German Development Institute / Deutsches Institut für Entwicklungspolitik (DIE), The Current Column of 7 June 2021
Marine and coastal ecosystems are a vital source of food for humans and can provide important protection against threats such as floods and storms – not least in a context of global climate change. And yet, marine biodiversity is under enormous pressure, threatening the continued provisions of its contributions to people’s livelihoods. Estimates by the International Union for Conservation of Nature suggest, for instance, that 36% of assessed species of sharks and rays and 33% of assessed species of reef corals face extinction. In order to strengthen the knowledge base for ocean protection, the United Nations launched the Decade of Ocean Science for Sustainable Development on June 1. This knowledge should inter alia inform existing international frameworks for protecting the ocean. Among them is the Convention on Biological Diversity (CBD), which is the most comprehensive agreement for the conservation of global biodiversity. Its parties are expect to adopt a ten-year Global Biodiversity Framework this October. It provides a boost to the expansion of marine protected areas as a key approach to marine biodiversity protections. In the light of persistent challenges to the effectiveness and justice of marine protected areas, there is an urgent need to gain an improved understanding of the guiding principles for the better governance of marine protected areas.
Protected areas are a traditional cornerstone of conservation policies under the CBD. Marine protected areas in particular have grown over the past 20 years. The CBD’s most recent 2011-2020 strategic framework foresaw that ‘at least (…) 10 per cent of coastal and marine areas’ be conserved by 2020 through protected areas or other effective area-based conservation mechanisms (OECMs). The latter are measures that are not legally declared as protected areas and may not have conservation as their declared primary objective, but still fulfil related functions. According to the 5th Global Biodiversity Outlook, about 7.5 % of marine areas were covered by protected areas in August 2020. These numbers are presumably higher when taking OECMs into account. A major expansion of marine protected areas has only come in the past two decades, with an almost tenfold increase in the area covered by them between 2000 and 2020. The zero draft of the prospective new Global Biodiversity Framework foresees an expansion to 30 % of marine areas being conserved via protected areas or OECMs.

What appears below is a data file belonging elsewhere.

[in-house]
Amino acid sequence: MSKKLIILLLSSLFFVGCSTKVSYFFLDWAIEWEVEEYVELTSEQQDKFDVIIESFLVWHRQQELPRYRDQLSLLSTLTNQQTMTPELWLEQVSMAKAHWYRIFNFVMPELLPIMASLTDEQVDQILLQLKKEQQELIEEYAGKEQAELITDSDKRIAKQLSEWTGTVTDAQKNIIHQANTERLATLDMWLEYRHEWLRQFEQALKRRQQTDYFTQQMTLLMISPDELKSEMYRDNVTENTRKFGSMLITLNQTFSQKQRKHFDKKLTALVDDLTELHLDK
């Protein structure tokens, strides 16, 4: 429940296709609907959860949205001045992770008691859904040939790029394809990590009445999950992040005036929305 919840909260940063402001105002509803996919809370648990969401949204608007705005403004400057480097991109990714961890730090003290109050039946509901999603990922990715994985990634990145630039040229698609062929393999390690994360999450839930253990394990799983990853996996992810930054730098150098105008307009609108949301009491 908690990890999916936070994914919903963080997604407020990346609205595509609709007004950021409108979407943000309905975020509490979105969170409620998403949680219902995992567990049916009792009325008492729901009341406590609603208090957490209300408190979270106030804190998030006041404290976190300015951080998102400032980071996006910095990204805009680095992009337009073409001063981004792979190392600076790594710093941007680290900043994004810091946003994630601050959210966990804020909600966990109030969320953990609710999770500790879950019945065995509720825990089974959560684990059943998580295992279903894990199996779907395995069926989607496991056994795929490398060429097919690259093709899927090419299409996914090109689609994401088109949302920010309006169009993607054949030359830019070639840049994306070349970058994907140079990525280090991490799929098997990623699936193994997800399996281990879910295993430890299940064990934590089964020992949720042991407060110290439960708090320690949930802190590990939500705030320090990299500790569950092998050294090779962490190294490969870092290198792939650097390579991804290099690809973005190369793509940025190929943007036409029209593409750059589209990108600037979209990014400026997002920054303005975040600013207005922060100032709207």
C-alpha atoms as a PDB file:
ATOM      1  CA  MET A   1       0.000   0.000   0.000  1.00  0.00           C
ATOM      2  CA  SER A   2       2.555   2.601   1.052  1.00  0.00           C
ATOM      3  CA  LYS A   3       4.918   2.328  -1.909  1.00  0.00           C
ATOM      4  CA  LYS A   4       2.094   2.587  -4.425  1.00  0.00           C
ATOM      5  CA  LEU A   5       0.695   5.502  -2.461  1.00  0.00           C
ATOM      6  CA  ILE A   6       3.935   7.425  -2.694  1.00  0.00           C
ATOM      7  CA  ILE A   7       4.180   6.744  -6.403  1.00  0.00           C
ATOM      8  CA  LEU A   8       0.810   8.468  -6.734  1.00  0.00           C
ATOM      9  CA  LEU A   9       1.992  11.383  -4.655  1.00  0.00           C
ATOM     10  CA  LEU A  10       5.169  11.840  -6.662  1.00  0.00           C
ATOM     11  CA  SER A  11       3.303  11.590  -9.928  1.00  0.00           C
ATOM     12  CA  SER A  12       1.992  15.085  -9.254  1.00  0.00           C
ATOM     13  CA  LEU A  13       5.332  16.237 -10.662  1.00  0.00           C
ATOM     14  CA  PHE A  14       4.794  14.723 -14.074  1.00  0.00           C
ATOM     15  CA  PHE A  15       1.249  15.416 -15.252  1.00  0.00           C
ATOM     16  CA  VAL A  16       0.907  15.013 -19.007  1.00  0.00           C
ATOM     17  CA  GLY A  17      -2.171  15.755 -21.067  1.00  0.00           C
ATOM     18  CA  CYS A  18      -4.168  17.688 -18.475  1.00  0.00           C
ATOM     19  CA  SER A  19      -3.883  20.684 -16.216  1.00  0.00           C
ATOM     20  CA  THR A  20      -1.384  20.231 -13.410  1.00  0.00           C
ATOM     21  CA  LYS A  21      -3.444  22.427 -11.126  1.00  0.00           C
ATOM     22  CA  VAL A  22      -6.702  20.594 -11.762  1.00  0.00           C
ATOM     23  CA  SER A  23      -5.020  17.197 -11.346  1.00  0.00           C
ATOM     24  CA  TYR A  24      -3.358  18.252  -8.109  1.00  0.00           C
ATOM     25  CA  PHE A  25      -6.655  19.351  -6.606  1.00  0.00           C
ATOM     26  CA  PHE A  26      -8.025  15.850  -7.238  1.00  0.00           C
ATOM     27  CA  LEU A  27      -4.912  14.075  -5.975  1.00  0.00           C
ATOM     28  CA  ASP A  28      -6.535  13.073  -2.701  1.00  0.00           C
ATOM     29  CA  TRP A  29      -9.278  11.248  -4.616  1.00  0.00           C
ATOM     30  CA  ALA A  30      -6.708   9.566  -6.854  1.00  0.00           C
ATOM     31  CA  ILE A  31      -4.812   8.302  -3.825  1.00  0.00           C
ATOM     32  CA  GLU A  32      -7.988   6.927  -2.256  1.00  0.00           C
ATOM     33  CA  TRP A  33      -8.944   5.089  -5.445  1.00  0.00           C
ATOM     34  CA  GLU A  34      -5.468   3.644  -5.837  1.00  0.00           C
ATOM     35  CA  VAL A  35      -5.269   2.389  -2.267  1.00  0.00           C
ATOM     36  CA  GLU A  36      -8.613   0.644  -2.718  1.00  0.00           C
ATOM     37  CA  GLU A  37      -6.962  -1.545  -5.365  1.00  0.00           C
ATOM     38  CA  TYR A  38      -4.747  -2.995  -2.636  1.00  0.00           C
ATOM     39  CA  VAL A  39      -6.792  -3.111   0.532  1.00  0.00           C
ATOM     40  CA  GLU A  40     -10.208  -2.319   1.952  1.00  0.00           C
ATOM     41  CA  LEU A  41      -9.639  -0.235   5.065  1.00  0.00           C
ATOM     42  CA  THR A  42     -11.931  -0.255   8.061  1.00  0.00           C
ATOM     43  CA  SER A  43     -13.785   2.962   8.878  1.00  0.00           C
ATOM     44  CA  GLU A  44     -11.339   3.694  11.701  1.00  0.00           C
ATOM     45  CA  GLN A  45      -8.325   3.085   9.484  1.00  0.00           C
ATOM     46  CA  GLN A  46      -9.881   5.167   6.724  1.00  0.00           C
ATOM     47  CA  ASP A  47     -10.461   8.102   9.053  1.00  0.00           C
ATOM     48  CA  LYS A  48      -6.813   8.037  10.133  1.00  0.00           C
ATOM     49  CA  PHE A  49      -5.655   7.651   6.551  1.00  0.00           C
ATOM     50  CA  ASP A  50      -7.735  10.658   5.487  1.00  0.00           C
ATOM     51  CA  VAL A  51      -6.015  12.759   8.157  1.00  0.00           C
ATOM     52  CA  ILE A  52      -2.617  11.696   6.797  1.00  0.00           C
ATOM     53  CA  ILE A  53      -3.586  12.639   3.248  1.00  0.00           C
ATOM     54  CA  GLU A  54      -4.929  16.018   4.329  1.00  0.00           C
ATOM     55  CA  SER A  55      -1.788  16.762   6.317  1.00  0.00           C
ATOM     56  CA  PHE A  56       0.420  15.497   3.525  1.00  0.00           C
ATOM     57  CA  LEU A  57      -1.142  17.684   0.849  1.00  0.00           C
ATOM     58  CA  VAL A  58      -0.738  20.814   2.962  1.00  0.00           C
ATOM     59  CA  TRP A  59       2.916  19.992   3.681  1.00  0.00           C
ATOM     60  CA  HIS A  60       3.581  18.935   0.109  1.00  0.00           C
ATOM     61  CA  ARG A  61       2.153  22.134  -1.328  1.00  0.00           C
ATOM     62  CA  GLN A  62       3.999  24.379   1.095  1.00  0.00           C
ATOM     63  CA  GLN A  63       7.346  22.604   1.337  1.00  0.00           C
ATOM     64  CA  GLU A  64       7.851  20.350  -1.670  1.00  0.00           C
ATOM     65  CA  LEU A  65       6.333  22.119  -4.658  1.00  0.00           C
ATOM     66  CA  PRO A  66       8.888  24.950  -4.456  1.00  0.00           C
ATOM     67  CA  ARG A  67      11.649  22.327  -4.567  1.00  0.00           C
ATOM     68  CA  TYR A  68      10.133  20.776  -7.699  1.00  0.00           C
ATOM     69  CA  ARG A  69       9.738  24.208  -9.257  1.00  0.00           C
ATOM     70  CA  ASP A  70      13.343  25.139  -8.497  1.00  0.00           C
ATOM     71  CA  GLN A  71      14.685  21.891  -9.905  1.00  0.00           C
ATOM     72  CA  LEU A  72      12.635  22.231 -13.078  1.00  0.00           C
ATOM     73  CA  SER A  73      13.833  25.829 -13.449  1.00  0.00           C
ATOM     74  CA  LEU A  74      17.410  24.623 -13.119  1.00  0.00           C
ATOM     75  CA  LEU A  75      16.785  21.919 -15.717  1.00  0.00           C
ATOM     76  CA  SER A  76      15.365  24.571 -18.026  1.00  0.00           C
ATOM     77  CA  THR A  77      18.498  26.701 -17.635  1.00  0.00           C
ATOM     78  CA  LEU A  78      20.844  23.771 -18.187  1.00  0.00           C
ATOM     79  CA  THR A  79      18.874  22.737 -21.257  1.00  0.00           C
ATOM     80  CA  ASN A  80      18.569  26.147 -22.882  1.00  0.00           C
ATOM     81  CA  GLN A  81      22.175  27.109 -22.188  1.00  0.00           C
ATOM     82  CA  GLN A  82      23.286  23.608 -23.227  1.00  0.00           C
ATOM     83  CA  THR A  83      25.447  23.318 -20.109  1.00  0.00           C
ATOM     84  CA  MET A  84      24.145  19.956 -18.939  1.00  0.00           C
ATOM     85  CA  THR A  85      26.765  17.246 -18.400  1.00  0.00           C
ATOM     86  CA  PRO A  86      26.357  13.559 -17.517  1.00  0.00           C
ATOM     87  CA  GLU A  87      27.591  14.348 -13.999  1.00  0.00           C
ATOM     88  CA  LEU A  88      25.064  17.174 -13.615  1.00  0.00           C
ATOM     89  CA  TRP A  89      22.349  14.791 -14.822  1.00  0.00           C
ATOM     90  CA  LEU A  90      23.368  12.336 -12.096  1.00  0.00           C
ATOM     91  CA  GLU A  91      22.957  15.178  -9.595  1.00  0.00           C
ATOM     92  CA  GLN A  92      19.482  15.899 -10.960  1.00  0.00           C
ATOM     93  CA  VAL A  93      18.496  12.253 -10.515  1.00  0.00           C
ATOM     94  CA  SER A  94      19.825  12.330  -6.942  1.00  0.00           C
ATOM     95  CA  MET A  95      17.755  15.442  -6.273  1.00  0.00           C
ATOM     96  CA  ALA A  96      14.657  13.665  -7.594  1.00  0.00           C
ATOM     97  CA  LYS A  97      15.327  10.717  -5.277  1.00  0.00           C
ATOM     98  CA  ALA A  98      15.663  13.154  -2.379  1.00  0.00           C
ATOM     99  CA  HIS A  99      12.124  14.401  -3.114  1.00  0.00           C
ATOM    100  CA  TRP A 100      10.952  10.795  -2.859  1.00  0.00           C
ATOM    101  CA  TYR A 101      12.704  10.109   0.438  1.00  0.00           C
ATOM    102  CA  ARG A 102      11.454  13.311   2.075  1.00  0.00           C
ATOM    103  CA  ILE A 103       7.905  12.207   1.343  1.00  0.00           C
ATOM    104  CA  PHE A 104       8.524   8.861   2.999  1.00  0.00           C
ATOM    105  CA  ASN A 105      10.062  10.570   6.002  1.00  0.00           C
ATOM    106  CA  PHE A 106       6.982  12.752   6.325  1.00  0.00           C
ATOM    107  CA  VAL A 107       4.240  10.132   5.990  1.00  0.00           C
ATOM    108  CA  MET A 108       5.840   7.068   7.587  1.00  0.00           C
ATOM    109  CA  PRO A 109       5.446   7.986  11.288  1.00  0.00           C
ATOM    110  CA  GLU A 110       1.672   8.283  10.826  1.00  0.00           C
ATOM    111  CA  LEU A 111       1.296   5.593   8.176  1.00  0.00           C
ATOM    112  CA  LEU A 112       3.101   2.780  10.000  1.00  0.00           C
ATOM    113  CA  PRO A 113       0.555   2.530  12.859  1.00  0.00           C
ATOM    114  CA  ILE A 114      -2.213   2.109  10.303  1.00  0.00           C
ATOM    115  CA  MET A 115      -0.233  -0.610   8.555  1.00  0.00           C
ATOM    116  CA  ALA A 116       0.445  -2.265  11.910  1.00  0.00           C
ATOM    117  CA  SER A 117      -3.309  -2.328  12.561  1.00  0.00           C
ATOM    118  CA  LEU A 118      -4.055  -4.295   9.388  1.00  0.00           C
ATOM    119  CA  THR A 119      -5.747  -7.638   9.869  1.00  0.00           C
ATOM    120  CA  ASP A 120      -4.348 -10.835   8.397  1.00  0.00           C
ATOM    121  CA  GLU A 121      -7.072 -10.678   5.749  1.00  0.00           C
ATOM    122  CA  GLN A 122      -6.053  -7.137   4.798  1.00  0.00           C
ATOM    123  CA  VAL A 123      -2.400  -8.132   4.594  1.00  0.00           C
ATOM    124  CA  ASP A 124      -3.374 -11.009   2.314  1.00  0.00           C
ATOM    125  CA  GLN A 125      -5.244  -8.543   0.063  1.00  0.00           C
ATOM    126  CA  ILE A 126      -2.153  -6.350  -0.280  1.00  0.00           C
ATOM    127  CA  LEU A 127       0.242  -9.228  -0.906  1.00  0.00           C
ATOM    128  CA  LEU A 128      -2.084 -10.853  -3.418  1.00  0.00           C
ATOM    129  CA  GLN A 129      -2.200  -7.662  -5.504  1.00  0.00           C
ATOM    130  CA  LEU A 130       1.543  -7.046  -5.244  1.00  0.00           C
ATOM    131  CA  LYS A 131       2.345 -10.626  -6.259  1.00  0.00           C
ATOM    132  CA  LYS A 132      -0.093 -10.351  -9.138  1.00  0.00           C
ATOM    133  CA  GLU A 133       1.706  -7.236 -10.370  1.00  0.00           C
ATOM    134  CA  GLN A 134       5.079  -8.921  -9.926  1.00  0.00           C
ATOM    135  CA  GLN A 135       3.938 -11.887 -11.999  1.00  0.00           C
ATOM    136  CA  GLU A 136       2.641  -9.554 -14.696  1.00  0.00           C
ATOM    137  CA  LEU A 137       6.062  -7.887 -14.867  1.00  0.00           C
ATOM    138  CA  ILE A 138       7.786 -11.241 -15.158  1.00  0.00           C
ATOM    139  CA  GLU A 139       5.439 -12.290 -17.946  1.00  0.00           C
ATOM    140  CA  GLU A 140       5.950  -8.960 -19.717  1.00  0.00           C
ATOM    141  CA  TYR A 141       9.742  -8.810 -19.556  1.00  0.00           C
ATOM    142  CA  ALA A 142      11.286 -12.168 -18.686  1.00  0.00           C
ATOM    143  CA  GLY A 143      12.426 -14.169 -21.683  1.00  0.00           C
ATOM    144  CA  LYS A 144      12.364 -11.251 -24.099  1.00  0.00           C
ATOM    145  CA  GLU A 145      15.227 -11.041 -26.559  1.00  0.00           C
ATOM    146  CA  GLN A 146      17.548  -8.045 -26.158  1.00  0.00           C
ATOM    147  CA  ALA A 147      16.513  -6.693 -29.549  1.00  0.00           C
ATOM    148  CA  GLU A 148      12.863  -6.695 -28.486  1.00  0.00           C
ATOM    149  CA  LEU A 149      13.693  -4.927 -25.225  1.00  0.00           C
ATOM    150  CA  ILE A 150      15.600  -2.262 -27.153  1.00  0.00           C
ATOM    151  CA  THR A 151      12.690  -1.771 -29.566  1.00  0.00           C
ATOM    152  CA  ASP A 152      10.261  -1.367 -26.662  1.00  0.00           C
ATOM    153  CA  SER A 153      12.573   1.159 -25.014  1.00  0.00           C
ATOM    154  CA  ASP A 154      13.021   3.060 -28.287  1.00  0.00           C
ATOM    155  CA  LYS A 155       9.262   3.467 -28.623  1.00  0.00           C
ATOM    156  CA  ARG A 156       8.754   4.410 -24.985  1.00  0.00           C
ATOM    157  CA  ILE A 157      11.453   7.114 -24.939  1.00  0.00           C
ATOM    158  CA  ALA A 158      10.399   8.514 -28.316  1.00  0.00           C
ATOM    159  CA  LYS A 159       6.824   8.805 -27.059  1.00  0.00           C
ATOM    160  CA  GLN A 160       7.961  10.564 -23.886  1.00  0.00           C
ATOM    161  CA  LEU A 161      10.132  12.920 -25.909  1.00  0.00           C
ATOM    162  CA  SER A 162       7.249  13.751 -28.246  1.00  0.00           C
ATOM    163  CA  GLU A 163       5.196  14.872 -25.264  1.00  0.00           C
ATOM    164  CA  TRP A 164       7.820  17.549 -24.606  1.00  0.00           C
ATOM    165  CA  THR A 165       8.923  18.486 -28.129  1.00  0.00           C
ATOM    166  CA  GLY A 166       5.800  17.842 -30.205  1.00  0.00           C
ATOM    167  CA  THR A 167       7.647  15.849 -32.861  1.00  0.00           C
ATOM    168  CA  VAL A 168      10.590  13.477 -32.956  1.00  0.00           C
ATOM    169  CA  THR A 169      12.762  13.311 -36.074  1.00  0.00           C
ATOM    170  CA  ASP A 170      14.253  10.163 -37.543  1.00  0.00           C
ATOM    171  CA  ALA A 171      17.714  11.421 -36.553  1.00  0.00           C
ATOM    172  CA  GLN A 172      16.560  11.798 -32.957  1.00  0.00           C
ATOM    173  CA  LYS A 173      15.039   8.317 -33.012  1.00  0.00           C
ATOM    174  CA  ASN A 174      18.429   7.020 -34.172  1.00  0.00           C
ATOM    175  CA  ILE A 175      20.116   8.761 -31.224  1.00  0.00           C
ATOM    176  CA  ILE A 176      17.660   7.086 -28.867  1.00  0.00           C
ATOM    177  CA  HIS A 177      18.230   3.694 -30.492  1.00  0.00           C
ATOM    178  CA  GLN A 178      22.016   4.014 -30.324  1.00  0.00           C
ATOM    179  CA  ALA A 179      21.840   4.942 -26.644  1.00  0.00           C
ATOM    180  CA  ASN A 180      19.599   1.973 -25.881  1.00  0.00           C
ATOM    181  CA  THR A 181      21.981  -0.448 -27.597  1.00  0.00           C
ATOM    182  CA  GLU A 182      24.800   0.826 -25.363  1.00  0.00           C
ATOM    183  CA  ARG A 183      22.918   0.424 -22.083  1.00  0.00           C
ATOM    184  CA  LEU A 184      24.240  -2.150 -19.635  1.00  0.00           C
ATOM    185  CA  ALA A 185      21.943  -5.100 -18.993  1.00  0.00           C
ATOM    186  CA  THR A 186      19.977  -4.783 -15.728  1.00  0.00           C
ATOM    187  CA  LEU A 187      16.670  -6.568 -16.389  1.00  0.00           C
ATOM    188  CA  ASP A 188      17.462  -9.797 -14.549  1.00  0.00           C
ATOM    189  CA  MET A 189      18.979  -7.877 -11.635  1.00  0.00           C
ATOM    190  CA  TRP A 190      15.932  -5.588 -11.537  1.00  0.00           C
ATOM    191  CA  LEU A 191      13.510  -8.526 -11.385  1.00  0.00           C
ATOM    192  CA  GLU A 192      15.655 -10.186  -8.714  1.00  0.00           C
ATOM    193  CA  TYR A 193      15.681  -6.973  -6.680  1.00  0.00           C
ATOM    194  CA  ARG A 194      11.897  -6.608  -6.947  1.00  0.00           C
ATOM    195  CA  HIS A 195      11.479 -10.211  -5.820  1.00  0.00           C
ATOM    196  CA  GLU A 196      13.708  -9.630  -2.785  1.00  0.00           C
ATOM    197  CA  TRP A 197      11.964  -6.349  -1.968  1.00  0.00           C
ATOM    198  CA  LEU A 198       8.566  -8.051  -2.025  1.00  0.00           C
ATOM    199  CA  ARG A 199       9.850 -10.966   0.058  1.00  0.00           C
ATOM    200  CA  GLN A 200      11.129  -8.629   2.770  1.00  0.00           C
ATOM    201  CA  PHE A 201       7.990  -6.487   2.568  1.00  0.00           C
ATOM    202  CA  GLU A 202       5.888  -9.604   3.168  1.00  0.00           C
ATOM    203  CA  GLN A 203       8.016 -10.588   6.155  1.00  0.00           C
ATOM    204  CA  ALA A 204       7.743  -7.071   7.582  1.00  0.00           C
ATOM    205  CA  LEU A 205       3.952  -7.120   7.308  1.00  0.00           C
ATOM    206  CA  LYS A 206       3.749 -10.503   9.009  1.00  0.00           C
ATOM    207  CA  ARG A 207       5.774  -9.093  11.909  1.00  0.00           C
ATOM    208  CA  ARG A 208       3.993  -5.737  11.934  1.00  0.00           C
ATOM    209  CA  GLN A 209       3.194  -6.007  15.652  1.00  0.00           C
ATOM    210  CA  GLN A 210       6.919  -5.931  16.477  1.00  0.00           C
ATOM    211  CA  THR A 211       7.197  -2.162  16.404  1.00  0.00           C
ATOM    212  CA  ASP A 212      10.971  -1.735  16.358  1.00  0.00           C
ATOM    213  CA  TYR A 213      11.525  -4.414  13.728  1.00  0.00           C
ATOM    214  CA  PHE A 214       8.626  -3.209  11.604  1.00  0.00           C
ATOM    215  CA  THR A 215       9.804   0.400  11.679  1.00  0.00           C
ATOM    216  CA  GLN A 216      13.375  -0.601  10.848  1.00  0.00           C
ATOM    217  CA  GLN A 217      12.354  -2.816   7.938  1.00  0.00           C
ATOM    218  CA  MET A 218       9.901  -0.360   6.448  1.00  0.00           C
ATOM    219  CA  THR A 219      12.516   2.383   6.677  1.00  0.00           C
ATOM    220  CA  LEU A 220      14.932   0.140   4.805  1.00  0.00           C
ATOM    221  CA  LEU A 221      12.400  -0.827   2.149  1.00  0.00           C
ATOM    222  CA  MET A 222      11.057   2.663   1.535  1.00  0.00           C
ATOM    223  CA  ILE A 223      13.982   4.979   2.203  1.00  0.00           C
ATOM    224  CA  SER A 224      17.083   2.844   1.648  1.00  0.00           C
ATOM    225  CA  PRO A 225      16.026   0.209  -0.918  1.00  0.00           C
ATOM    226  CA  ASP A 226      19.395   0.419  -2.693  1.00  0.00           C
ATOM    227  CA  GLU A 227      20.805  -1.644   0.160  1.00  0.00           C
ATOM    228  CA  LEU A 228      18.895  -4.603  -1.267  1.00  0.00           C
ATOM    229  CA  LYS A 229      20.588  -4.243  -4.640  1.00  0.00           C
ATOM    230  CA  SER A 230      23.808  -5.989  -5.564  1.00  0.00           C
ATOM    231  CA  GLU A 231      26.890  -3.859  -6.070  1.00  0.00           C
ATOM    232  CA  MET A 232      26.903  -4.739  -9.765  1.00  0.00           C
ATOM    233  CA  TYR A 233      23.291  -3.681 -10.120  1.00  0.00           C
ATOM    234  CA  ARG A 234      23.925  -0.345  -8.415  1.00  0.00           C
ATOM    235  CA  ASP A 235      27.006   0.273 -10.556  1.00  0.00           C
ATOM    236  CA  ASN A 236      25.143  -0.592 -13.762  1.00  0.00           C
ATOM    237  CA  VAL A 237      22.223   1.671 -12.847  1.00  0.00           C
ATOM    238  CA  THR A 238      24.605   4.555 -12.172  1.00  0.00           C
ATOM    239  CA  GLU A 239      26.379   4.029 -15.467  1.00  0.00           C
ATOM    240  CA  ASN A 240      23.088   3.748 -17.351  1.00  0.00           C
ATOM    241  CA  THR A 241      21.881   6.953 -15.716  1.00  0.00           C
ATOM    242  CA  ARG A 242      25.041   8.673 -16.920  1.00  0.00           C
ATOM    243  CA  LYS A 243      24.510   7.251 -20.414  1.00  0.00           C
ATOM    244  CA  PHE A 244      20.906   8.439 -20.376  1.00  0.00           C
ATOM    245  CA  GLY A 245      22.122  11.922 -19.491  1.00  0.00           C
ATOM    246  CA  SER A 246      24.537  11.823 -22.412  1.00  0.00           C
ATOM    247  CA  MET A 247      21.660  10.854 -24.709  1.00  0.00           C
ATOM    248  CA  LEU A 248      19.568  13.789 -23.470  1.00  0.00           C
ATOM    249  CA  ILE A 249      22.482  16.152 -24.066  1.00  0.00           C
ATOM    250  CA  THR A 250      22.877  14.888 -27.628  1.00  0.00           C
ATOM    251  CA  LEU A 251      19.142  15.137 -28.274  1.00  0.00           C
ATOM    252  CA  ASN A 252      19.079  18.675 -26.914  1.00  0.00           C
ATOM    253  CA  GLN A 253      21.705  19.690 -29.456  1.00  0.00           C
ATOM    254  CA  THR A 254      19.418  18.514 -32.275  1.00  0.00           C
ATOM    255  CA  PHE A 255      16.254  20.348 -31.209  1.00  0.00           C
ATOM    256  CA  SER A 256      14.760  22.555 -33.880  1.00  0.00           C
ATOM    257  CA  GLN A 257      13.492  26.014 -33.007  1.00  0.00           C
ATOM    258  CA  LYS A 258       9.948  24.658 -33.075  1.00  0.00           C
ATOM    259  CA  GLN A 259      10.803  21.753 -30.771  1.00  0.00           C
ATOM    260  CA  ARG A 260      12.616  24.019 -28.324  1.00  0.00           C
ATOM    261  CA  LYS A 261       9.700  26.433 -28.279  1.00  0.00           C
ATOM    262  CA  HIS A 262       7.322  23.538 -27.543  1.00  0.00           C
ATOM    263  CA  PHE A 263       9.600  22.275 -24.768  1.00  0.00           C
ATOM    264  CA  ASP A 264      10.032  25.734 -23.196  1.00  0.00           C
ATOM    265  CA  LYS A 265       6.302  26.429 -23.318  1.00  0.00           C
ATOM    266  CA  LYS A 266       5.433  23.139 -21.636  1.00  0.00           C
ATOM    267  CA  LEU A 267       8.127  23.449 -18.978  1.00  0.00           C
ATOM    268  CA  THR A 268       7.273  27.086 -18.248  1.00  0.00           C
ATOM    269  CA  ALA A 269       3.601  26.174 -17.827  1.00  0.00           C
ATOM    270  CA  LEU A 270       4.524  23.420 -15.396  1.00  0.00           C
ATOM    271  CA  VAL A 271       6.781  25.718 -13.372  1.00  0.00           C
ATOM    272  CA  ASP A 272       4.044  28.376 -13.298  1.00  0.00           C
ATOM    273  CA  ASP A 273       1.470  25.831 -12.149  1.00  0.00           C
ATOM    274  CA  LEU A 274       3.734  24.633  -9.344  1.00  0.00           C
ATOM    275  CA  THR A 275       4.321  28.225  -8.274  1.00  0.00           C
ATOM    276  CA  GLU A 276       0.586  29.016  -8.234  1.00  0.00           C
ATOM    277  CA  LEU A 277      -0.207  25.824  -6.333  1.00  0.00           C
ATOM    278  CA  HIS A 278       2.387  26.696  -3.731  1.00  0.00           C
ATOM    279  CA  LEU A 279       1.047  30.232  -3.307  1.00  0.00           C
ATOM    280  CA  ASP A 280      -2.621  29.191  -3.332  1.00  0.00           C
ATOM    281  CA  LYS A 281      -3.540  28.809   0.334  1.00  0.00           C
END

There is, nevertheless, mixed evidence for effective conservation of marine biodiversity through protected areas. Marine protected areas can deliver significant benefits for biodiversity inside them, for example through protection of habitat structure, species stocks and diversity, and ecological processes. They can also foster biomass spillover outside their boundaries. However, the establishment of a protected area does not automatically result in the protection of the most threatened species. On the contrary, there are numerous examples of protected areas in remote or inaccessible locations far from coastlines that are not of major interest for extractive economic activities. A recent trend towards very large marine protected areas increases the challenges of monitoring and enforcing them. Moreover, current marine protected areas are only partially representative of the diversity of global marine ecosystems. Many of the most relevant areas for marine biodiversity remain without formal protection. Accordingly, in many cases the establishment of protected areas has made little difference to the environmental status quo.
In addition, the social justice implications of marine protected areas – when they are established in areas of regular human activity – have also raised concerns. Resource use restrictions in protected areas frequently imply livelihood losses and cultural restrictions for local populations who are alienated from their previous occupation and related traditions. In the Global South in particular, examples include the displacement of local fishing communities from their traditional fishing grounds. In many cases, indigenous peoples and local communities who are most directly affected by restrictions are the least responsible for marine biodiversity loss, which results primarily from industrial fishing and aquaculture, coastal infrastructure projects, intensive agriculture and so on.
So while the envisaged increase in marine protected areas may initially look like a promising rise in attention to marine biodiversity, the quality of governance and implementation will be much more important than just enlarging the total area covered. The challenges to effectiveness and justice of marine protected areas are well documented. The UN Ocean Decade is a timely opportunity to foster understanding of the pathways for transforming badly governed marine protected areas into ones that are effective and socially just.